Bill Rancic Defends His Wife Giuliana After Fashion Police Controversy: 'I Tried to Get Them to Release the Footage' 41 years, 2,191 covers and 55,436 stories from PEOPLE magazine's history for you to enjoy
- Sofia Vergara and Joe Manganiello Jet Off for Romantic Honeymoon – Find Out Where!
- Read the Cover Story: Adele’s Triumphant Return: How Love Changed Her Life
- Morena Baccarin and Ben McKenzie are Glowing Parents-to-Be at Gotham Independent Film Awards
- Alex Pettyfer Finally Breaks Down His Beef with Channing Tatum: He 'Does Not Like Me'
- Jenna Dewan-Tatum Dishes on Joe Manganiello's Magic Mike XXL-Inspired Wedding Dance to Wife Sofia Vergara
On Newsstands Now
- Matthew McConaughey: In His Own Words
- Jessa Duggar's Wedding Album
- Brittany Maynard's Final Days
Pick up your copy on newsstands
Click here for instant access to the Digital Magazine
People Top 5
LAST UPDATE: Tuesday February 10, 2015 01:10PM EST
PEOPLE Top 5 are the most-viewed stories on the site over the past three days, updated every 60 minutes
- February 01, 1999
- Vol. 51
- No. 4
Picks and Pans Main: Song
Country musicians don't come any rootsier than Skaggs, and the best thing about his reverence for his bluegrass forebears is how entertainingly he demonstrates it. This followup to his unfortunately titled 1997 CD Bluegrass Rules! includes a dozen bluegrass tracks that perk along jauntily, with Skaggs playing mandolin in front of his Kentucky Thunder band, and Bobby Hicks, a veteran of the late Bill Monroe's Blue Grass Boys, sawing away happily on his fiddle.
A drawback of bluegrass is the tendency of songs to sound the same, but Skaggs, a 44-year-old Kentucky native, wisely mixes an array of bluegrass classics ("Pig in the Pen," "Carolina Mountain Home," "Mighty Dark to Travel") with new tunes written by himself and others. That gives a refreshing new twist to these old, hill-country tones.
Bottom Line: Invigorating celebration of bluegrass music's timelessness
Various Artists (Putumayo World Music)
Album of the week
It is common knowledge that American blues had its roots in the rhythms of Africa. Now comes this fascinating compilation celebrating that musical kinship with songs from both modern American and West African performers. As these 12 tracks nicely demonstrate, their shared heritage emerges in the rhythmically similar songs of praise and mourning found on both continents. Alongside contributions by well-known American bluesmen such as John Lee Hooker, Taj Mahal and the late Muddy Waters are tunes by less well-known but utterly original characters: Jessie Mae Hemphill, a part Choctaw guitar-playing singer and songwriter (now retired) who performed in leopard-skin body suits; Mali pop star Rokia Traoré, the well-traveled daughter of a Mali diplomat; and Eric Bibb, 1960s folksinger Leon Bibb's son, whose "Don't Ever Let Nobody Drag Your Spirit Down" is one of the album's many highlights. Then there is Mali's blind husband-wife team of Amadou and Mariam, whose entrancing vocals could enliven any American pop record.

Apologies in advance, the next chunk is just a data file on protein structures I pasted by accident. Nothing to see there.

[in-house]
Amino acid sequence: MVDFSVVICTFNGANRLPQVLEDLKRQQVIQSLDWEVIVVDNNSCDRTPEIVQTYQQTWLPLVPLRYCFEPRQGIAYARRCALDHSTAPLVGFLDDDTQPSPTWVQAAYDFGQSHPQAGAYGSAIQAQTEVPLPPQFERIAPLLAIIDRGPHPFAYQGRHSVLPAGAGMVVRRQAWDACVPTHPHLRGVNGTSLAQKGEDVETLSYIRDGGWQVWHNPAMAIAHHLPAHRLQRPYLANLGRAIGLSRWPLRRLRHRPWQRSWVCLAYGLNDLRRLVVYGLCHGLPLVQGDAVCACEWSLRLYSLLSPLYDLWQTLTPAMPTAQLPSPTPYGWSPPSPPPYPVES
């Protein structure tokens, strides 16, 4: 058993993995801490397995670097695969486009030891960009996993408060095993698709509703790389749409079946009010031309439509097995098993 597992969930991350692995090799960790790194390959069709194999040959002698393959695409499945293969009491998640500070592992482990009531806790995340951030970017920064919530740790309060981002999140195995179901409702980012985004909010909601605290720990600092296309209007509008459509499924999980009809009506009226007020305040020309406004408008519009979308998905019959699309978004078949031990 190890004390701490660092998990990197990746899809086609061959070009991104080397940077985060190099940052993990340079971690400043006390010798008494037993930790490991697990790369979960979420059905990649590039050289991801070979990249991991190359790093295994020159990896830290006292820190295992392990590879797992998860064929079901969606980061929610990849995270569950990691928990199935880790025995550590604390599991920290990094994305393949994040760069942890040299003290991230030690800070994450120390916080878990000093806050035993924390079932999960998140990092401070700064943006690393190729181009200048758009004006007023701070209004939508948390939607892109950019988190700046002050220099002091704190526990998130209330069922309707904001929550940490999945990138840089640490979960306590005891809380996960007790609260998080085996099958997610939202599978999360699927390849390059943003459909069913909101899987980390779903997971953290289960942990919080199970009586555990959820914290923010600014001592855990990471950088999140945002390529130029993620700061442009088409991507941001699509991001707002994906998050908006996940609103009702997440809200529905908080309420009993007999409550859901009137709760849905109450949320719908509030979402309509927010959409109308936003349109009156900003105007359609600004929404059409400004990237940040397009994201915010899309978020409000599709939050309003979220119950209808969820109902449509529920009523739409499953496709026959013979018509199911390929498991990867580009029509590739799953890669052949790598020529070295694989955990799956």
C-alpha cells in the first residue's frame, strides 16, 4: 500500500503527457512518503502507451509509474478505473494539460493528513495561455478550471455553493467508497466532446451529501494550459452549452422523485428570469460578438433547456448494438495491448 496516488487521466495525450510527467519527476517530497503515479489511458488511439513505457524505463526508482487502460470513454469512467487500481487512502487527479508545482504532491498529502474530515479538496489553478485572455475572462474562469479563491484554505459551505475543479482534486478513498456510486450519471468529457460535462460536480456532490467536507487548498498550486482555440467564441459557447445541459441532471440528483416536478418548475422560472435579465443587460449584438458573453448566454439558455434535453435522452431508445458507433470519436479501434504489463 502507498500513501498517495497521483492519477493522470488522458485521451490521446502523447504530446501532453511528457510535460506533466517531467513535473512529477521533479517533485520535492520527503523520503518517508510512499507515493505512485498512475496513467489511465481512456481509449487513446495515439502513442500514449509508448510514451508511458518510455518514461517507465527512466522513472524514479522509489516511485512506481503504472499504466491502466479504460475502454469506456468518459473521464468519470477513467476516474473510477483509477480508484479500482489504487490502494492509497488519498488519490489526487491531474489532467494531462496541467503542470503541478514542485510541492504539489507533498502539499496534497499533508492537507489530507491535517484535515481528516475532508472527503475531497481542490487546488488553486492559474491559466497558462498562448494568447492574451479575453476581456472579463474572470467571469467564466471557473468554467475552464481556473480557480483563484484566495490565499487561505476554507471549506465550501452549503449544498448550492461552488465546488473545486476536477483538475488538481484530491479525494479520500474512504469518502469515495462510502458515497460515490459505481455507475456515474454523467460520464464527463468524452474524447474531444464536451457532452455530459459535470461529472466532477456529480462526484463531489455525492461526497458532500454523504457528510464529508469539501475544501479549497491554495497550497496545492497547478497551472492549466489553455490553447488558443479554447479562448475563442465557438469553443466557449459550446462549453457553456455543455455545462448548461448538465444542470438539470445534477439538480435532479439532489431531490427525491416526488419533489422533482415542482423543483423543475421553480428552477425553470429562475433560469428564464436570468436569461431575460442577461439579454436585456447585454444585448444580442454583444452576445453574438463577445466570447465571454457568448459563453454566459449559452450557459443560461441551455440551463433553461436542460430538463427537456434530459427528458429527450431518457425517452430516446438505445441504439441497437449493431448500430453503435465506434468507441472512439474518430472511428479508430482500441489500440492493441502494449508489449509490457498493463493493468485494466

Bottom Line: Illuminates the musical links between two far-flung worlds
Britney Spears (Jive)
This is, after all, an era in which TV series such as 90210 and Dawson's Creek dwell on the supposedly supersophisticated sex lives of teenagers. So it shouldn't be a shock that Spears, who is just 17, would release a debut album with such a suggestive title and such in-a-rush-to-grow-up tunes as "Born to Make You Happy" and "From the Bottom of My Broken Heart." These songs, which would seem inappropriately mature even if they were better written, serve Spears less well than the more teenlike "Soda Pop" and "E-Mail My Heart."
The Louisiana-born Spears attended New York City's Professional Performing Arts School and is an alumna of TV's The Mickey Mouse Club. But though she is peppy and enthusiastic, she is an unpolished singer. Even in today's pop culture, where attitude is often used to compensate for talent deficiencies, Spears could use more voice training.
Bottom Line: Not quite precocious enough
Bruce Springsteen's plans to tour with his old E Street Band for the first time in a decade was happy news for saxman Clarence Clemons, 57—although it may cost him some camera time. Living on Singer Island, Fla., for the past two years, Clemons has been working with his own group, the Band of Faith, but also acting occasionally on TV (Viper, Nash Bridges) and film (Blues Brothers 2000).
Was it tough adapting to acting?
No. You just carry the same energy from one genre to another. I love cooking. Cooking's one of my favorite things to do, so I use that same creative energy in cooking, acting, singing—whatever I'm doing.
When did you learn that the E Street Band might be touring again?
Bruce called me up in November, and we hung out for a few days here in Florida. He played with my band at one of the clubs, and we had such a great time, we had flashbacks of the old days.
Will you be up to four-hour shows again?
I was never up to it. Before we go out, everyone's going to be in the gym getting back in shape.
- Ralph Novak,
- Steve Dougherty,
- Marisa Sandora.
December 01, 2015
Treat Yourself! 4 Preview Issues
The most buzzed about stars this minute!